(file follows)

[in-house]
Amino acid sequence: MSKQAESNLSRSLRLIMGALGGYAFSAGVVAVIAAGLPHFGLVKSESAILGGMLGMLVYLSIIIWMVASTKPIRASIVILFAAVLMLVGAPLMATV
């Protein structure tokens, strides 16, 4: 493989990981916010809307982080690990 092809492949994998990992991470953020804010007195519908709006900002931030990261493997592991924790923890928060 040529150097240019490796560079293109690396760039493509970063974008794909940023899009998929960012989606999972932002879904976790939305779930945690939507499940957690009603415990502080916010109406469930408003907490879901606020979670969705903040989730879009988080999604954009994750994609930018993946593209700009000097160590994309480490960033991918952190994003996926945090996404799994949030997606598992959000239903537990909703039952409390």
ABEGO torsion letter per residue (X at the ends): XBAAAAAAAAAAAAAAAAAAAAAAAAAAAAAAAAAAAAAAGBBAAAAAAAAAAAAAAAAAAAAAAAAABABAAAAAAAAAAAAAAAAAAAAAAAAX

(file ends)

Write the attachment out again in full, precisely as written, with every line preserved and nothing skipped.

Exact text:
[in-house]
Amino acid sequence: MSKQAESNLSRSLRLIMGALGGYAFSAGVVAVIAAGLPHFGLVKSESAILGGMLGMLVYLSIIIWMVASTKPIRASIVILFAAVLMLVGAPLMATV
């Protein structure tokens, strides 16, 4: 493989990981916010809307982080690990 092809492949994998990992991470953020804010007195519908709006900002931030990261493997592991924790923890928060 040529150097240019490796560079293109690396760039493509970063974008794909940023899009998929960012989606999972932002879904976790939305779930945690939507499940957690009603415990502080916010109406469930408003907490879901606020979670969705903040989730879009988080999604954009994750994609930018993946593209700009000097160590994309480490960033991918952190994003996926945090996404799994949030997606598992959000239903537990909703039952409390």
ABEGO torsion letter per residue (X at the ends): XBAAAAAAAAAAAAAAAAAAAAAAAAAAAAAAAAAAAAAAGBBAAAAAAAAAAAAAAAAAAAAAAAAABABAAAAAAAAAAAAAAAAAAAAAAAAX